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Ninth Sunday – Year C – Ordinary Time
Readings: 1 Kgs 8:41-43; Gal 1:1-2, 6-10; Lk 7:1-10.
1/ First Reading (1 Kgs 8:41-43): 41 “To the foreigners, likewise, who are not of your people Israel, but who come from a distant land for the sake of your name 42 since people will hear of your great name and your mighty hand and your outstretched arm, when they come and pray toward this house, 43 listen in heaven, the place of your enthronement. Do all that the foreigner asks of you, that all the peoples of the earth may know your name, may revere you as do your people Israel, and may know that your name has been invoked upon this house that I have built.
2/ Second Reading (Gal 1:1-2, 6-10): 1 Paul, an apostle not from human beings nor through a human being but through Jesus Christ and God the Father who raised him from the dead, 2 and all the brothers who are with me, to the churches of Galatia.
6 I am amazed that you are so quickly forsaking the one who called you by the grace of Christ for a different gospel 7 not that there is another. But there are some who are disturbing you and wish to pervert the gospel of Christ. 8 But even if we or an angel from heaven should preach to you a gospel other than the one that we preached to you, let that one be accursed! 9 As we have said before, and now I say again, if anyone preaches to you a gospel other than the one that you received, let that one be accursed!
10 Am I now currying favor with human beings or God? Or am I seeking to please people? If I were still trying to please people, I would not be a slave of Christ.
3/ Gospel (Lk 7:1-10): 1 When he had finished all his words to the people, he entered Capernaum. 2 A centurion there had a slave who was ill and about to die, and he was valuable to him. 3 When he heard about Jesus, he sent elders of the Jews to him, asking him to come and save the life of his slave. 4 They approached Jesus and strongly urged him to come, saying, “He deserves to have you do this for him, 5 for he loves our nation and he built the synagogue for us.” 6 And Jesus went with them, but when he was only a short distance from the house, the centurion sent friends to tell him, “Lord, do not trouble yourself, for I am not worthy to have you enter under my roof. 7 Therefore, I did not consider myself worthy to come to you; but say the word and let my servant be healed. 8 For I too am a person subject to authority, with soldiers subject to me. And I say to one, ‘Go,’ and he goes; and to another, ‘Come here,’ and he comes; and to my slave, ‘Do this,’ and he does it.” 9 When Jesus heard this he was amazed at him and, turning, said to the crowd following him, “I tell you, not even in Israel have I found such faith.” 10 When the messengers returned to the house, they found the slave in good health.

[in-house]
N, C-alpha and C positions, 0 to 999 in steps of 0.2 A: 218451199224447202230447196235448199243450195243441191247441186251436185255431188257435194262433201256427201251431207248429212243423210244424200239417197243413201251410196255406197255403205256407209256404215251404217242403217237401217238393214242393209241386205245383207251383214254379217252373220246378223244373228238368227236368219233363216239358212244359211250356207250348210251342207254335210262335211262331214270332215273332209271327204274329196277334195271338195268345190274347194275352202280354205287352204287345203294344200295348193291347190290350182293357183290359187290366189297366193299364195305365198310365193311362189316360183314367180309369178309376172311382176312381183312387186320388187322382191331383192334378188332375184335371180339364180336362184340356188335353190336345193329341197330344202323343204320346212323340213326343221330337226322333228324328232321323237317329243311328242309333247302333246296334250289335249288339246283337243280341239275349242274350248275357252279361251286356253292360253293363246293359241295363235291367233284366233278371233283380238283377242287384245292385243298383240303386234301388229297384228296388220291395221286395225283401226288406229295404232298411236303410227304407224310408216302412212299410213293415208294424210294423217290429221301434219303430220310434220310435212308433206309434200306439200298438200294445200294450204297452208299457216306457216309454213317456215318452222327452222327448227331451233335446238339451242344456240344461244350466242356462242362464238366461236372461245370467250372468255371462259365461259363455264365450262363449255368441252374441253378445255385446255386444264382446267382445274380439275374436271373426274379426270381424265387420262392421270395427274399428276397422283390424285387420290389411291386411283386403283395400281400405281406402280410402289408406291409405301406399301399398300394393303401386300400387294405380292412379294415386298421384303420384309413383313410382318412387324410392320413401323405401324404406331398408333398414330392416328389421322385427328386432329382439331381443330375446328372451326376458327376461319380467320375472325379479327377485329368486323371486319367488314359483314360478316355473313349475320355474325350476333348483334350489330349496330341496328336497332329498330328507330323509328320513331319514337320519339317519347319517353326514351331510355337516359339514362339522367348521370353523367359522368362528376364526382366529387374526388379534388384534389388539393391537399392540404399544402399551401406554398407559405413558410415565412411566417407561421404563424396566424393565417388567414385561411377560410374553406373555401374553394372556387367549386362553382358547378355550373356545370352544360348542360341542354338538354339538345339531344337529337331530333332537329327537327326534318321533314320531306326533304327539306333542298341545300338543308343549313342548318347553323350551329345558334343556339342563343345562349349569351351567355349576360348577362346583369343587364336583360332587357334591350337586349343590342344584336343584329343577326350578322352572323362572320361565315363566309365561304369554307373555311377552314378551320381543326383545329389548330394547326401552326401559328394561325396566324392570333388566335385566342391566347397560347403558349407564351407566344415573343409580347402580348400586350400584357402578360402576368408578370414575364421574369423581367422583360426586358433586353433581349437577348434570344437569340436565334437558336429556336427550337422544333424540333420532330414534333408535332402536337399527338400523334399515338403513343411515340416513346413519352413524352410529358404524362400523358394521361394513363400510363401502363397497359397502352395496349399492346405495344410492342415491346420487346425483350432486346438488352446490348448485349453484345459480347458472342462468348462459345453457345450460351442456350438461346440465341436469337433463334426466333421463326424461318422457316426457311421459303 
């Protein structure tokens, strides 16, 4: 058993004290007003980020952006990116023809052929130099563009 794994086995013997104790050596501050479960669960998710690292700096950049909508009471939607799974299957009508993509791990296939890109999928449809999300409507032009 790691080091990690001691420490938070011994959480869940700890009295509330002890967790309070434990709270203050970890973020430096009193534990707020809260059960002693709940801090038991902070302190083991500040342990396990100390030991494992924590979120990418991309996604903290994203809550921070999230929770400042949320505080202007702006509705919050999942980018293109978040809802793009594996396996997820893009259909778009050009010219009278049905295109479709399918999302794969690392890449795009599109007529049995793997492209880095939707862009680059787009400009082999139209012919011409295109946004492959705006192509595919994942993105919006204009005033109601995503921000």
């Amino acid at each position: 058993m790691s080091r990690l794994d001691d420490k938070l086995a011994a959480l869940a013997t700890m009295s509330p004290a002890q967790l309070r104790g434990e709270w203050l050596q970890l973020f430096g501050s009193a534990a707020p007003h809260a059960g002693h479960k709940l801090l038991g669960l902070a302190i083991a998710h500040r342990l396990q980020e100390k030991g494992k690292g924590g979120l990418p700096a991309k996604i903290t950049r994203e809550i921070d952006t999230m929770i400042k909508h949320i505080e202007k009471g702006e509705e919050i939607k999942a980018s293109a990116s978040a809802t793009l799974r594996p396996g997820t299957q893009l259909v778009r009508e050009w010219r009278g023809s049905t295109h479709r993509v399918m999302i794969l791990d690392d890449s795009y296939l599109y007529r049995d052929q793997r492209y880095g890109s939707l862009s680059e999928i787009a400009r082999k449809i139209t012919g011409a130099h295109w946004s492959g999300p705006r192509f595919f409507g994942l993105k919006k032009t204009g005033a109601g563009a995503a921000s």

I. THEME: God also loves the Gentiles, not only the Jews.
One question which the Israelites must face from the early centuries is: Can the Gentiles inherit God’s salvation? This is also the Catholic question: Is there salvation for those outside of the Church? The Vatican II Council confirmed: Yes! If a person, though not knowing and believing God due to having no opportunity; but if he lives a good life, loving and helping others, he shall be saved because Christ’s blood is poured out for all. In opposition, if a person, bearing the name of Christian, but his behaviors didn’t show any sign of God’s children, shall not inherit God’s salvation. Jesus also confirms with this type of person: “Away from me! I don’t know you!”
Today readings provide us many good examples of Gentiles and the effects of their prayers. In the first reading, after his prayer for the Israelites on the day of the dedication of the Jerusalem Temple, king Solomon prayed for any Gentile who stands in the Temple to pray to God. The king asked us to accept their prayers, so that they recognize God’s power and to believe in His name. In the second reading, St. Paul opposed some Jewish Christian who preached a gospel based on keeping the laws and making Gentiles to have circumcision and purified laws. It is because these laws have no power to liberate people from sins and death that Christ incarnated to wipe out sins and to bring salvation for people. Therefore, Gentiles only need to believe in Christ and to practice His teachings. In the Gospel, Jesus was moved by the centurion’s real love for his servant and his way of expressing his truthful faith in Him, so He cried out: “I tell you, not even in Israel have I found such faith.”